Violence continues in Iraq’s Fallujah

Iraq has been hit by a year-long surge in bloodshed that has reached levels not seen since 2008

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Shelling in Iraq’s city of Fallujah, held by anti-government fighters for more than two months, and a shooting targeting a local official killed eight people Friday, police and doctors said.

Iraq has been hit by a year-long surge in bloodshed that has reached levels not seen since 2008, driven principally by widespread discontent among its Sunni Arab minority and by the civil war in neighboring Syria.

Shelling in Fallujah, just a short drive from Baghdad, killed six people and wounded 17, Dr. Ahmed Shami told AFP.

The source of the fire, which resident Jassem Mohammad al-Essawi said hit four different areas, was not immediately clear.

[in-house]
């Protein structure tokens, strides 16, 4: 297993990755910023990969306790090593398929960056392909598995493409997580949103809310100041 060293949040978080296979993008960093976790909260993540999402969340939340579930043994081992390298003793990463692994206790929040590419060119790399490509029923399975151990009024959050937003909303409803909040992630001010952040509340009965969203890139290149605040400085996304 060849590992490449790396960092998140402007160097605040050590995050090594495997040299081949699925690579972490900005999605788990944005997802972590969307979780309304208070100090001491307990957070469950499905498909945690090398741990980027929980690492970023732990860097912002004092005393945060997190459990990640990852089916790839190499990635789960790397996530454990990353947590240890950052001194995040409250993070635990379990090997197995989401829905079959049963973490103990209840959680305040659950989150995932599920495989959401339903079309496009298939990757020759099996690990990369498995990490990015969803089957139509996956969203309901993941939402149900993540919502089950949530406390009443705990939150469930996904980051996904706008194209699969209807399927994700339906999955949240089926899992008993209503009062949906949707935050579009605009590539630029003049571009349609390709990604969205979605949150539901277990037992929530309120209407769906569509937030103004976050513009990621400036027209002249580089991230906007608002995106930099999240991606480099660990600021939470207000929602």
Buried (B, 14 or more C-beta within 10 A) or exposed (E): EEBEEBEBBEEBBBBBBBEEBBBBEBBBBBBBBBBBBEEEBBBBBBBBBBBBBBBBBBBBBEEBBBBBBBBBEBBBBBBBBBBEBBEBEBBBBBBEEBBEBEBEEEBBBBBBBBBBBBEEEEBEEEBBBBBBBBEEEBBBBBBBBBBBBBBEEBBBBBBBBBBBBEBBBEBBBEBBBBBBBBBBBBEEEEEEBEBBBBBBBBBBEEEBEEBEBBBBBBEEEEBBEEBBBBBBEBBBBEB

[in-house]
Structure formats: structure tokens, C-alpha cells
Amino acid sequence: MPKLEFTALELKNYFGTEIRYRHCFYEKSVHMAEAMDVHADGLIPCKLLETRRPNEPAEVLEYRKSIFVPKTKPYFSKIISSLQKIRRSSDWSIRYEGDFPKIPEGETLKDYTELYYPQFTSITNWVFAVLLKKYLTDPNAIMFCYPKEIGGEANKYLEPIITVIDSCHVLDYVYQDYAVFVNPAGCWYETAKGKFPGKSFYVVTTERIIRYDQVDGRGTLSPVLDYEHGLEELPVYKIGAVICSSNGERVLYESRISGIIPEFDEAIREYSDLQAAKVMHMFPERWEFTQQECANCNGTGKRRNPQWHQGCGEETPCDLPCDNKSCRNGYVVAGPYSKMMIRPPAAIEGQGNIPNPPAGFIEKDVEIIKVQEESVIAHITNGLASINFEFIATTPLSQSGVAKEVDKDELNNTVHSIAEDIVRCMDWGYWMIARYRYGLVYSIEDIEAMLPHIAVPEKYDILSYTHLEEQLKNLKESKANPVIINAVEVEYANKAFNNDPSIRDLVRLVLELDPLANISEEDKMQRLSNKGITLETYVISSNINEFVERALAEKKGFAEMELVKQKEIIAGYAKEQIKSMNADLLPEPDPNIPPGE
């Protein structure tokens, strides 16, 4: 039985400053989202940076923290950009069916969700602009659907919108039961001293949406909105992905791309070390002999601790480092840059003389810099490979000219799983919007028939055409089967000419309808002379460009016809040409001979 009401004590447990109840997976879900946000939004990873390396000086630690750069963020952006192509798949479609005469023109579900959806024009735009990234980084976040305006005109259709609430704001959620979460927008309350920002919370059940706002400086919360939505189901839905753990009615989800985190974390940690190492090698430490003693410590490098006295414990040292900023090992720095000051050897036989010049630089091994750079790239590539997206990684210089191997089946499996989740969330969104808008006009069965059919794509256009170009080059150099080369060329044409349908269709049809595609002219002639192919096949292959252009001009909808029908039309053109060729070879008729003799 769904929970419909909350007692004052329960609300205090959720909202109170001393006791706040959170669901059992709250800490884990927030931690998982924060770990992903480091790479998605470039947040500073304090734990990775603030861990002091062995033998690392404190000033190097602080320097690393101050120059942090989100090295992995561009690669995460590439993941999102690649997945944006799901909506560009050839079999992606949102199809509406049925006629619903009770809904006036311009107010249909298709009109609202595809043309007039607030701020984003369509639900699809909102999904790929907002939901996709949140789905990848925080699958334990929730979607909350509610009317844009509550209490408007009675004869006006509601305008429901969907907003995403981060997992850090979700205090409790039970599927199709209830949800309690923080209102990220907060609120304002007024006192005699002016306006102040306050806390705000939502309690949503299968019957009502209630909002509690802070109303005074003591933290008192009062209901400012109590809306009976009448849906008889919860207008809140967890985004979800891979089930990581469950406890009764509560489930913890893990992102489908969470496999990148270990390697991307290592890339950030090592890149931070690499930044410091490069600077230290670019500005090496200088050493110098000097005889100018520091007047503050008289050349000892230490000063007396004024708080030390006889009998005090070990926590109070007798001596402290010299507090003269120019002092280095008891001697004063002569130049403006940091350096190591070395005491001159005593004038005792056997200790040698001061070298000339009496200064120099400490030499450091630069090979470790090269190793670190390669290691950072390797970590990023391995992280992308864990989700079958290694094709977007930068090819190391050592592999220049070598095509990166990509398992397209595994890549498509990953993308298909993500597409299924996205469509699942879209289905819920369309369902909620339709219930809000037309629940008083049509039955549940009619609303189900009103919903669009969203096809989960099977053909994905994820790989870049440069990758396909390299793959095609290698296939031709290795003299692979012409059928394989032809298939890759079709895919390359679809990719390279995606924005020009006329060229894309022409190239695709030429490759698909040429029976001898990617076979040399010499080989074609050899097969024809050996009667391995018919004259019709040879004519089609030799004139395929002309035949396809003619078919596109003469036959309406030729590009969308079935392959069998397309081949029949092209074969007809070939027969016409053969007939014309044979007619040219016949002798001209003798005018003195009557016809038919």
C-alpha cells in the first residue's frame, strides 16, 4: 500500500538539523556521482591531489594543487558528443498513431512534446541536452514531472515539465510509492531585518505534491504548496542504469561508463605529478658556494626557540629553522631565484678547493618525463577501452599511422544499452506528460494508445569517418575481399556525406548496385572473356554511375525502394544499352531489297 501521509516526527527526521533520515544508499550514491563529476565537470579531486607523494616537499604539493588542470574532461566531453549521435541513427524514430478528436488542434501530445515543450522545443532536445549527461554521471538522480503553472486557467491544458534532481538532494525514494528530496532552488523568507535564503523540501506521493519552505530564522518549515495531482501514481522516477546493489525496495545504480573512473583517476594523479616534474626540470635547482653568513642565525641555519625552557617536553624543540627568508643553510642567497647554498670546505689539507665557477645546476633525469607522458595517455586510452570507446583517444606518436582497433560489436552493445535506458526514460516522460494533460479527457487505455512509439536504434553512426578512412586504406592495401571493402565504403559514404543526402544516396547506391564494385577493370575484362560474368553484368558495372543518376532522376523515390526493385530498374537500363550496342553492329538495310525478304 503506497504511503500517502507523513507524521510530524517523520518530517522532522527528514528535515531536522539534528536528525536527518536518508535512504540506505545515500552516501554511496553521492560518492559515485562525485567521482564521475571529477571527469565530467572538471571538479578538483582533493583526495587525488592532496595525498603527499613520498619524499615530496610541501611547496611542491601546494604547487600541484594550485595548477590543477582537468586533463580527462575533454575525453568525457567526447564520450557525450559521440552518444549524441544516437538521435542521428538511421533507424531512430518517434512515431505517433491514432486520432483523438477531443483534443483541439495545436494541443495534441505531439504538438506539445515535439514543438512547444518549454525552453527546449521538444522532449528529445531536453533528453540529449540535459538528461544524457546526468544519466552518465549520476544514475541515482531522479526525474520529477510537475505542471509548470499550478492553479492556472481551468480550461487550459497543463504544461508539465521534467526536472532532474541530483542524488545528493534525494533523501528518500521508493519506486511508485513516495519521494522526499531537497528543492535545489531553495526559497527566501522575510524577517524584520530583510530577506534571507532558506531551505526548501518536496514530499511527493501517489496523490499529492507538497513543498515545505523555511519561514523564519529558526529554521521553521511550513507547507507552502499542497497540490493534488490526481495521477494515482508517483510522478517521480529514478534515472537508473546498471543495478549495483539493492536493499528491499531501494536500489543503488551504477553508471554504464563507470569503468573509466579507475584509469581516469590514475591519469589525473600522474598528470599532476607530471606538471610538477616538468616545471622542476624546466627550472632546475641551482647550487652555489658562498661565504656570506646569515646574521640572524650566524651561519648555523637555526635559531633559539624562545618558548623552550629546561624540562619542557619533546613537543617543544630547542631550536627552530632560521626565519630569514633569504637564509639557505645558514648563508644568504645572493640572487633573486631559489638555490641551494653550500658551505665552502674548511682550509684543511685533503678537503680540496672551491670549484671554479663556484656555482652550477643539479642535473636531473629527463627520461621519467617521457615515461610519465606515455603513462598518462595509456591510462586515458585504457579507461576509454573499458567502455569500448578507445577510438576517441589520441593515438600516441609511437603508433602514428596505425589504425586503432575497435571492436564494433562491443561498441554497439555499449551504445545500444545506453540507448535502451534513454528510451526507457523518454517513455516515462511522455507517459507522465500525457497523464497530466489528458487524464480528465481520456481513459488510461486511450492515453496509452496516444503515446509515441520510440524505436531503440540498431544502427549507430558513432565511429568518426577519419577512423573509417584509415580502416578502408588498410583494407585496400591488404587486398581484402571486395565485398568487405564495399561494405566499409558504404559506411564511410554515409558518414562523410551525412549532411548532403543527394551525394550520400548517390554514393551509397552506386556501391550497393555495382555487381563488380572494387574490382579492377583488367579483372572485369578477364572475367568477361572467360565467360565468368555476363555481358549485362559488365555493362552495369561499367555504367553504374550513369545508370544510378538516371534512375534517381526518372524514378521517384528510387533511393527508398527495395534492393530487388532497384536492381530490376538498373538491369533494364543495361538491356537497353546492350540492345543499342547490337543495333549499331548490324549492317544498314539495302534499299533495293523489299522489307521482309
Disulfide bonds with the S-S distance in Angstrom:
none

A crisis erupted in the desert province of Anbar in late December when security forces dismantled Iraq’s main Sunni Arab anti-government protest camp just outside provincial capital Ramadi.

Anti-government fighters subsequently seized all of Fallujah and parts of Ramadi, to its west.

It is the first time anti-government forces have exercised such open control in major cities since the peak of the deadly violence that followed the US-led invasion of 2003.

More than 370,000 people may have been displaced by the latest violence in Anbar, according to the United Nations.

In Saadiyah, a town northeast of Baghdad, gunmen shot dead municipal council member Hussein al-Tamimi on Friday and wounded another person, a police lieutenant colonel and a doctor said.

Friday’s deaths came a day after more than a dozen bombings and two shootings killed at least 23 people and wounded dozens.

Violence in Iraq has killed more than 1,800 people since January 1, according to AFP figures based on security and medical sources.

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